Cue the Tumbrils…
However phony the cry “Fix the Debt!” may be [“Stacking the Deck,” March 11/18], it seems the superrich have prevailed. Their castle was gallantly defended at the ramparts by their minions (vanquishing loophole closures and taxes on their gold). The superrich will continue to live in comfort in the castle, and outside, the country will be in turmoil. But sooner or later the castle dwellers will hear the roar from outside…
King Coal Deposed
Kudos for suggesting that the climate crisis requires a radical solution in “The Keystone Test” [March 11/18]. But when it comes to coal-fired electricity plants, your solution isn’t radical enough. The answer isn’t improved emission standards; it’s the elimination of coal as a fuel. Utopian? Not in Ontario. By 2014, this province will have closed its entire fleet of coal-burning power facilities, which at their peak produced as much air pollution as 6 million cars. And many of the jobs connected to coal combustion will be preserved because the plants are not being destroyed; they’re being converted to burn cleaner things such as natural gas and sustainably harvested wood pellets. Ontario is proving that an advanced industrial economy can renounce the most climate-destructive fuel while still providing sufficient power. What we need from The Nation is not more discussion of emission standards but insistence that the “zero option” is now entirely viable.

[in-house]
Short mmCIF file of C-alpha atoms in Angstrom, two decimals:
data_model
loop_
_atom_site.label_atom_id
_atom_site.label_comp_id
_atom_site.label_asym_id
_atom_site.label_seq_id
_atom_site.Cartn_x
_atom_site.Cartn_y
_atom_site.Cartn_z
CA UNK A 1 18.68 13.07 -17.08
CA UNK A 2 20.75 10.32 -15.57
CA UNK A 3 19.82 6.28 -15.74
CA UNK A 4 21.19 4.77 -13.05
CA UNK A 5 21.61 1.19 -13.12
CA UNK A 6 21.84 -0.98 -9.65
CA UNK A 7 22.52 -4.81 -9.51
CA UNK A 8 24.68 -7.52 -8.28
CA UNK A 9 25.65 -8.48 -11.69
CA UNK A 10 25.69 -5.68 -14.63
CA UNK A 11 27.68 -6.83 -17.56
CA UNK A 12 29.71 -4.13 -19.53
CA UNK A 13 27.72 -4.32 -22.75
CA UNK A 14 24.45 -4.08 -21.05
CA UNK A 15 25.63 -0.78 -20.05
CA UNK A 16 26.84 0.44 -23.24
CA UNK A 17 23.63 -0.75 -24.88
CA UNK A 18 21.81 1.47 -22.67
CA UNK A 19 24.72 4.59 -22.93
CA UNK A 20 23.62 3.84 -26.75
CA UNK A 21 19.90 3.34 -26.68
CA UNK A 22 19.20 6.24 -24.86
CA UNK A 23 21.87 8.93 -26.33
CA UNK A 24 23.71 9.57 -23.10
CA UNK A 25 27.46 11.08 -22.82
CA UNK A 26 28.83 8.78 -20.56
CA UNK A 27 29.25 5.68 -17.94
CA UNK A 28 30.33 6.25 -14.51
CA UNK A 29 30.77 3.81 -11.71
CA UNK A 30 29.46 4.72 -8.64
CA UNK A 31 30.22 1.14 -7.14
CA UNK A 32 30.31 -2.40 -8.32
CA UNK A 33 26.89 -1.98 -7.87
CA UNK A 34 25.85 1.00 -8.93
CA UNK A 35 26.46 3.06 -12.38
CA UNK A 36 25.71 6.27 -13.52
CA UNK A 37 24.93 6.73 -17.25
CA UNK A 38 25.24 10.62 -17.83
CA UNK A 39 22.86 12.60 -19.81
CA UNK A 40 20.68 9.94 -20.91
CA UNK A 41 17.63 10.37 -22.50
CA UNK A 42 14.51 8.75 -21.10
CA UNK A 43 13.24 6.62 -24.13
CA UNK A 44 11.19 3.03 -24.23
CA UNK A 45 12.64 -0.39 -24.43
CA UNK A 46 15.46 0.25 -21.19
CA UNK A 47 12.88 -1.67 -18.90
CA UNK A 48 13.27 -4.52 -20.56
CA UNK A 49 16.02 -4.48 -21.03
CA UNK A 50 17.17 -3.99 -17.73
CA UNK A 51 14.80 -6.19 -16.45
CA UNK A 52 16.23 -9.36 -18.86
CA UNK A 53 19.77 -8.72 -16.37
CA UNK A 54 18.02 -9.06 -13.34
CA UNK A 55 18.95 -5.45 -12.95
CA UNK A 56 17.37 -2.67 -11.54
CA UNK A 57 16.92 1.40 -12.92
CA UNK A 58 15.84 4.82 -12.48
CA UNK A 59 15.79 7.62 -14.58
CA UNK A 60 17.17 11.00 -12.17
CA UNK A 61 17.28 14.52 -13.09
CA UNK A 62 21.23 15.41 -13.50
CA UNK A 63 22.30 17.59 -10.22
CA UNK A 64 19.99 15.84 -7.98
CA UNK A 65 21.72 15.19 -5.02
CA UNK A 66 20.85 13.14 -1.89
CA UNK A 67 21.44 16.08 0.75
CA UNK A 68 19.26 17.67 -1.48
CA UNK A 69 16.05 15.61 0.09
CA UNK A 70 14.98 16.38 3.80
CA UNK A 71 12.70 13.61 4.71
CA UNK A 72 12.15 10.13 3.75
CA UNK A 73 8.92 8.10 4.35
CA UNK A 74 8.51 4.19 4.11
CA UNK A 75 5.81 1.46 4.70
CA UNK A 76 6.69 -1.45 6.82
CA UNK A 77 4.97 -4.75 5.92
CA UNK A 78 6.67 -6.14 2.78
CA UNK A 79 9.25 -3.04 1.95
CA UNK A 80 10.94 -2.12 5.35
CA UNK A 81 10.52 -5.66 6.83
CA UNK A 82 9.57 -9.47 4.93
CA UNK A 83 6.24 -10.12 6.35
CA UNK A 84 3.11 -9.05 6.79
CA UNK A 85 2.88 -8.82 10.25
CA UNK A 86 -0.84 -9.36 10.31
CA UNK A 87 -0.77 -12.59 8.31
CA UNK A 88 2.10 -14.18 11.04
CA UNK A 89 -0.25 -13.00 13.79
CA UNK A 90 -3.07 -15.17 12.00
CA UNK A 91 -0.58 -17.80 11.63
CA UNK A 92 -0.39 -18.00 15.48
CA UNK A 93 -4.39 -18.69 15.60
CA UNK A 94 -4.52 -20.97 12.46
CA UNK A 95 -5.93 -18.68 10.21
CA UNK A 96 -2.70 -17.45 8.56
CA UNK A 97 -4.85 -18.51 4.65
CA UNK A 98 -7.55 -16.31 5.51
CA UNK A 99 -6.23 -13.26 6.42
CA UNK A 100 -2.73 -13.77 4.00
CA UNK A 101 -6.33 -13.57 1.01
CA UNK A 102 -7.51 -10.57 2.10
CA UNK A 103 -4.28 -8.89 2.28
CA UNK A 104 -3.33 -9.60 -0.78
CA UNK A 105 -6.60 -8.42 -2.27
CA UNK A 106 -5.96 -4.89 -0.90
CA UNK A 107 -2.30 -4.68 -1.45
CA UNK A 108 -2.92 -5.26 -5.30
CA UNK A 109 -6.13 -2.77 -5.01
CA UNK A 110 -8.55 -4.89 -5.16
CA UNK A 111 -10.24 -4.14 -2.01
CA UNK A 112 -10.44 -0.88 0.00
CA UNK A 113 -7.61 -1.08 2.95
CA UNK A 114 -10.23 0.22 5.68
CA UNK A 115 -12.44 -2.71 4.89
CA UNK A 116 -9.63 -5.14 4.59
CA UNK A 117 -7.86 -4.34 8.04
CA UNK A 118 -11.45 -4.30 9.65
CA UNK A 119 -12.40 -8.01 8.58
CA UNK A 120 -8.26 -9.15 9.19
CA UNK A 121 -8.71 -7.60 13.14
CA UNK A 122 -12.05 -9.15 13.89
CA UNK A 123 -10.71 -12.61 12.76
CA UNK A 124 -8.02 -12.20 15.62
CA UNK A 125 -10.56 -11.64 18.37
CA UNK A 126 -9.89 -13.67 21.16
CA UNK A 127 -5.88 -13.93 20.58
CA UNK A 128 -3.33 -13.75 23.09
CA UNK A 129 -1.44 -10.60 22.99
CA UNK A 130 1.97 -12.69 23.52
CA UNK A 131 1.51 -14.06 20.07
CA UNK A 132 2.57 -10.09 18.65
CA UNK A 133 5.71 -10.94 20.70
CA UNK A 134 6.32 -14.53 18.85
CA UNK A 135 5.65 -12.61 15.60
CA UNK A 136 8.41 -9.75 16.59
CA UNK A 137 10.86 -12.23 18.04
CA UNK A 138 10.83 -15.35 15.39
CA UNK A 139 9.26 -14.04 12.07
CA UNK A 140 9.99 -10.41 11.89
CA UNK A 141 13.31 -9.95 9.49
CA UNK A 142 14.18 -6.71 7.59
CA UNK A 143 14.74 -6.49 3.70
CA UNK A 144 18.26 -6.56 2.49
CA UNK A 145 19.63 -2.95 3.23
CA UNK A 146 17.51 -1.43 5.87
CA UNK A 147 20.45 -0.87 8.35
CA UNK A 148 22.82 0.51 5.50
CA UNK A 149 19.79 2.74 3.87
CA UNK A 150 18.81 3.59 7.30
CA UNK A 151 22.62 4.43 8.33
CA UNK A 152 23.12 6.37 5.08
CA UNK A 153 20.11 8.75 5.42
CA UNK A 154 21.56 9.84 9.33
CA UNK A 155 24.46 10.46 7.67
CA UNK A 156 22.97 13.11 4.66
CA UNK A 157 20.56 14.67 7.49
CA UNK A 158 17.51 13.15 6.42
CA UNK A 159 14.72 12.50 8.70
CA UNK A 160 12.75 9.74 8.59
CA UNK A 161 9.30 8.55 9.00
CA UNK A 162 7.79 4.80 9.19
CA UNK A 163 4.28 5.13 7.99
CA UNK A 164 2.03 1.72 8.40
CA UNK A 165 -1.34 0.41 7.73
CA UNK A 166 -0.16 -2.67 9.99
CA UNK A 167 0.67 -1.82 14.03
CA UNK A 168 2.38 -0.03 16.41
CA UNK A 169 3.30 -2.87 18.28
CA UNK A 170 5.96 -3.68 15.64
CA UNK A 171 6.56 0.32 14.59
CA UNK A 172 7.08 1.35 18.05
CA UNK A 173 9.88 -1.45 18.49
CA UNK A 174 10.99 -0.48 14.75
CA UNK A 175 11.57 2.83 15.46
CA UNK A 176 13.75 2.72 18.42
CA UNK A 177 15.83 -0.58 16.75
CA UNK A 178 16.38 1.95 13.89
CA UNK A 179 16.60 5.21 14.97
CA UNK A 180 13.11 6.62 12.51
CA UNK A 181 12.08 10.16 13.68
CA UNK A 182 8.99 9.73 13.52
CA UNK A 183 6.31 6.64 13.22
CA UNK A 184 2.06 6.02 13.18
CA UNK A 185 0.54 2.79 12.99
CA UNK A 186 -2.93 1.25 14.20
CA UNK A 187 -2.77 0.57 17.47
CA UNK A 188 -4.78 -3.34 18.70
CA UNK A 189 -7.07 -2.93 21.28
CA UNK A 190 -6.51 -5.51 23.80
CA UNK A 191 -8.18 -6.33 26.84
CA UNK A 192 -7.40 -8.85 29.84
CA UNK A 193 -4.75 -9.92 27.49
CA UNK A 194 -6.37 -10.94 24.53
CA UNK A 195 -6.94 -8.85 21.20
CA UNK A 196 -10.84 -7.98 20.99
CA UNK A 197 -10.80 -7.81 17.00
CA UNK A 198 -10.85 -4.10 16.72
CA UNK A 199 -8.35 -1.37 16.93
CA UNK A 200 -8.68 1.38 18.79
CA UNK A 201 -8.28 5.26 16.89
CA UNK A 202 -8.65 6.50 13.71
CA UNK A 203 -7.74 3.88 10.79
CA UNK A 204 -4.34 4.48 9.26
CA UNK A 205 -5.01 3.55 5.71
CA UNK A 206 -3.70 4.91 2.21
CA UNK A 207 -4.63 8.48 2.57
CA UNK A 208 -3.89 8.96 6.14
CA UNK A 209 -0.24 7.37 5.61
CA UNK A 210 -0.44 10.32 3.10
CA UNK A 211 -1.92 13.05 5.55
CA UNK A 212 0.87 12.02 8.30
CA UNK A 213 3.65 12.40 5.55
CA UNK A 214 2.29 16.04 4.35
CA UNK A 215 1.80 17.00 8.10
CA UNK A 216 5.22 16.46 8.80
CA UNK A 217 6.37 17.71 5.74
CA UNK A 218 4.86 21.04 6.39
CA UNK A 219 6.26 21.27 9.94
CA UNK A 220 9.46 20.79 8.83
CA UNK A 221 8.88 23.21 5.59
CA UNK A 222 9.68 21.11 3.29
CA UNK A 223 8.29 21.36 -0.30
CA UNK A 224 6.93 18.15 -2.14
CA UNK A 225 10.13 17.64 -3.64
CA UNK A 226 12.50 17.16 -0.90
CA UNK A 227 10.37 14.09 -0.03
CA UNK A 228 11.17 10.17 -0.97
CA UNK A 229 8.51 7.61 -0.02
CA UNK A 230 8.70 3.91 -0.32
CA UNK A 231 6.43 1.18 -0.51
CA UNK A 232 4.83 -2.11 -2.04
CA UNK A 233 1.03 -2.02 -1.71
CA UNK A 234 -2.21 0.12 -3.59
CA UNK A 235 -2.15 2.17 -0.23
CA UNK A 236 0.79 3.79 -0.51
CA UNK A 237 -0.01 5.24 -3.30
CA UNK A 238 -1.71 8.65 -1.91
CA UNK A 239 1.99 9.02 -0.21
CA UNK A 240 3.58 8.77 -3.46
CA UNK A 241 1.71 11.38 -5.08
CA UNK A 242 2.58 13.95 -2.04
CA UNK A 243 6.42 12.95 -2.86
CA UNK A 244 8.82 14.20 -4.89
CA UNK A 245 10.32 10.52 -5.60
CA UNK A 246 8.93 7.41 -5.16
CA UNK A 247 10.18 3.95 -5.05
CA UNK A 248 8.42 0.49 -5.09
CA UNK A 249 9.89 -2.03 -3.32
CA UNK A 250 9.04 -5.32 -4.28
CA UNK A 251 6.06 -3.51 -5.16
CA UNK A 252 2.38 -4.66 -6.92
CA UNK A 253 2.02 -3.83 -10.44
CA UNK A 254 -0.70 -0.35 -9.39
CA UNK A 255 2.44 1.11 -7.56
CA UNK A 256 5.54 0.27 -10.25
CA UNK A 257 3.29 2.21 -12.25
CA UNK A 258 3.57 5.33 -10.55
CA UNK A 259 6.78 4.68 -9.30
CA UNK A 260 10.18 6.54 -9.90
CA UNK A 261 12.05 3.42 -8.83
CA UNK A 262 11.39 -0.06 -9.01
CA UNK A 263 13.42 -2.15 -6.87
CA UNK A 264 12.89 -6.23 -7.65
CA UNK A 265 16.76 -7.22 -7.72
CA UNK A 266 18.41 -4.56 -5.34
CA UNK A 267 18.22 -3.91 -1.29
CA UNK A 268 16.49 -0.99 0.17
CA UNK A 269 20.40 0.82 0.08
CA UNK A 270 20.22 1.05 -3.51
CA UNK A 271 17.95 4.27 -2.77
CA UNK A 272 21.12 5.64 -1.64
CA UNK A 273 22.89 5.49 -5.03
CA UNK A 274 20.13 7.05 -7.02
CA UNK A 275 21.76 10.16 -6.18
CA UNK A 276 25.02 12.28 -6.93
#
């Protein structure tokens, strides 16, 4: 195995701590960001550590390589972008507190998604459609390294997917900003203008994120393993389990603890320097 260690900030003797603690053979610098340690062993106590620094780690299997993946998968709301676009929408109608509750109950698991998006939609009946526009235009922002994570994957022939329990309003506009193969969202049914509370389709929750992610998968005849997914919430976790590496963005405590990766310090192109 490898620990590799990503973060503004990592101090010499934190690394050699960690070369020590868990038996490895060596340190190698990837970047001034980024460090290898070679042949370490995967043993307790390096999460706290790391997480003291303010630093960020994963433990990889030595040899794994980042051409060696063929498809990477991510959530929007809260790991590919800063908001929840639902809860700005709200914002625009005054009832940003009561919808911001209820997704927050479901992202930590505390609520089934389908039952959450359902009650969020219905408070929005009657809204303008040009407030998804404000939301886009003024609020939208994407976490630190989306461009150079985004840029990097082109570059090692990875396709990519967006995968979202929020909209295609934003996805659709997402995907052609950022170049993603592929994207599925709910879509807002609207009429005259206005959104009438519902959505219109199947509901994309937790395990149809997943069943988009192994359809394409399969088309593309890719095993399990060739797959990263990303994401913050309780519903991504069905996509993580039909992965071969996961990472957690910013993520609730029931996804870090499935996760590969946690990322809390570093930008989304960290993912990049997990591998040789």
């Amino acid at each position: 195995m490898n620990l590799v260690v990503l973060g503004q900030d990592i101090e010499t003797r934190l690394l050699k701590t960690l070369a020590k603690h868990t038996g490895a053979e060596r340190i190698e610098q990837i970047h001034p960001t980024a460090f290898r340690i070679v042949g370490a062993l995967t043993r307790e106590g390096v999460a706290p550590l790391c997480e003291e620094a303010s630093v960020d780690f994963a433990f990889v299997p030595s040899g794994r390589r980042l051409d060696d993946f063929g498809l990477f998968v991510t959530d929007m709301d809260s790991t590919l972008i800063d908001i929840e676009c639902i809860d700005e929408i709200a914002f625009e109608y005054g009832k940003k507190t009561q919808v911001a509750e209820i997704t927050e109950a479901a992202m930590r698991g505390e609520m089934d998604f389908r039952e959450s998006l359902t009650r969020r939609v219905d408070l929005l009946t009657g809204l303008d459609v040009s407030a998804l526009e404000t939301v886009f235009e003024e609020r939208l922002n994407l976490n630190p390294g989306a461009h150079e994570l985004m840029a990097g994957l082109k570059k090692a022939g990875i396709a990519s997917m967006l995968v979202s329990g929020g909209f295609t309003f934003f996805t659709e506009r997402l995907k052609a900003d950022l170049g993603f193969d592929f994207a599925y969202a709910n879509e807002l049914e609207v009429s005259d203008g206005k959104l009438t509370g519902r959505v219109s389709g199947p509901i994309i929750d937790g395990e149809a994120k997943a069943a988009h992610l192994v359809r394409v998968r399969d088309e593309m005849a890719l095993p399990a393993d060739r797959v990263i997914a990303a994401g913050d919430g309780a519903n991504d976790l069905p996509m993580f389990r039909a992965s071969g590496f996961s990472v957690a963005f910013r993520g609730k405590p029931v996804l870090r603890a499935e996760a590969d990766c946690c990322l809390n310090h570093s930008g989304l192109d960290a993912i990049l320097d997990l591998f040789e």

GIDEON FORMAN, Canadian Association of Physicians for the Environment
Aquarian Love-Rock Be-In
About author Seth Rosenfeld’s letter on Berkeley in the late ’60s [March 11/18]: the writer either never attended a performance of the Living Theatre’s Paradise Now or didn’t understand what was going on. “Stripping down and lighting up” was not a disruption of the performance; it was one of the goals of the performance. Audience participation (of whatever kind) was what the theater troupe was trying to incite. It didn’t follow a typical script.
The Bureaucrats of Academe
After asking “When was the last time a college or university president produced an edgy piece of commentary, or took a daring stand on a contentious matter?” [“University Presidents—Speak Out!” March 11/18] Scott Sherman takes us way back to the presidencies of James Conant, Robert Hutchins, Kingman Brewster and Clark Kerr and, working his way up to the present, cites a few examples of leaders who have spoken out on issues that are “closer in to higher education.” He ends his timely and provocative piece by citing a 2001 article by Theodore Hesburgh, the former president of Notre Dame: “We cannot urge students to have the courage to speak out unless we are willing to do so ourselves.”